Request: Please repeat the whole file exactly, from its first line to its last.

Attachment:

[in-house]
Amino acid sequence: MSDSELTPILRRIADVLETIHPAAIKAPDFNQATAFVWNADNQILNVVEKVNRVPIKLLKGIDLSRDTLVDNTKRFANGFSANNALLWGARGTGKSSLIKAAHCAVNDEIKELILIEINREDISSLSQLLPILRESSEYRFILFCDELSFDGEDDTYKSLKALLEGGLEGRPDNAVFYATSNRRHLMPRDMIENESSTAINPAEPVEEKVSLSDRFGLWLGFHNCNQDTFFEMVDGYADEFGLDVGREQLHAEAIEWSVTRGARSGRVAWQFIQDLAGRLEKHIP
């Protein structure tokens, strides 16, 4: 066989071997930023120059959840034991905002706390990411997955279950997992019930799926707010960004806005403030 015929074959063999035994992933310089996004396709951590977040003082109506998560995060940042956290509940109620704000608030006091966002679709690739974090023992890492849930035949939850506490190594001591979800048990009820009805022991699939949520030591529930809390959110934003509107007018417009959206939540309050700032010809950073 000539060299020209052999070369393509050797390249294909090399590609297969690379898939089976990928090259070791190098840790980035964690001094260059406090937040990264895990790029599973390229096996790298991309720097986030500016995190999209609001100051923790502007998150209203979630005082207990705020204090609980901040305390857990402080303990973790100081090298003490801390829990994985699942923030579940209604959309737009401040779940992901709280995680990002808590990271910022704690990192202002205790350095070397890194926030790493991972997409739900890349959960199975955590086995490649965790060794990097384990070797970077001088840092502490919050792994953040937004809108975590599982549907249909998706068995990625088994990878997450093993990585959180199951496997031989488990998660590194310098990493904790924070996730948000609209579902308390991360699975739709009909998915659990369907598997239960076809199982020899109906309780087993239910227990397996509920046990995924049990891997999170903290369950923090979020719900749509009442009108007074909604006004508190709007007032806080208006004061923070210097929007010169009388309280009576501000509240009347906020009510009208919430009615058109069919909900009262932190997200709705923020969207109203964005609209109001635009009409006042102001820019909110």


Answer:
[in-house]
Amino acid sequence: MSDSELTPILRRIADVLETIHPAAIKAPDFNQATAFVWNADNQILNVVEKVNRVPIKLLKGIDLSRDTLVDNTKRFANGFSANNALLWGARGTGKSSLIKAAHCAVNDEIKELILIEINREDISSLSQLLPILRESSEYRFILFCDELSFDGEDDTYKSLKALLEGGLEGRPDNAVFYATSNRRHLMPRDMIENESSTAINPAEPVEEKVSLSDRFGLWLGFHNCNQDTFFEMVDGYADEFGLDVGREQLHAEAIEWSVTRGARSGRVAWQFIQDLAGRLEKHIP
């Protein structure tokens, strides 16, 4: 066989071997930023120059959840034991905002706390990411997955279950997992019930799926707010960004806005403030 015929074959063999035994992933310089996004396709951590977040003082109506998560995060940042956290509940109620704000608030006091966002679709690739974090023992890492849930035949939850506490190594001591979800048990009820009805022991699939949520030591529930809390959110934003509107007018417009959206939540309050700032010809950073 000539060299020209052999070369393509050797390249294909090399590609297969690379898939089976990928090259070791190098840790980035964690001094260059406090937040990264895990790029599973390229096996790298991309720097986030500016995190999209609001100051923790502007998150209203979630005082207990705020204090609980901040305390857990402080303990973790100081090298003490801390829990994985699942923030579940209604959309737009401040779940992901709280995680990002808590990271910022704690990192202002205790350095070397890194926030790493991972997409739900890349959960199975955590086995490649965790060794990097384990070797970077001088840092502490919050792994953040937004809108975590599982549907249909998706068995990625088994990878997450093993990585959180199951496997031989488990998660590194310098990493904790924070996730948000609209579902308390991360699975739709009909998915659990369907598997239960076809199982020899109906309780087993239910227990397996509920046990995924049990891997999170903290369950923090979020719900749509009442009108007074909604006004508190709007007032806080208006004061923070210097929007010169009388309280009576501000509240009347906020009510009208919430009615058109069919909900009262932190997200709705923020969207109203964005609209109001635009009409006042102001820019909110």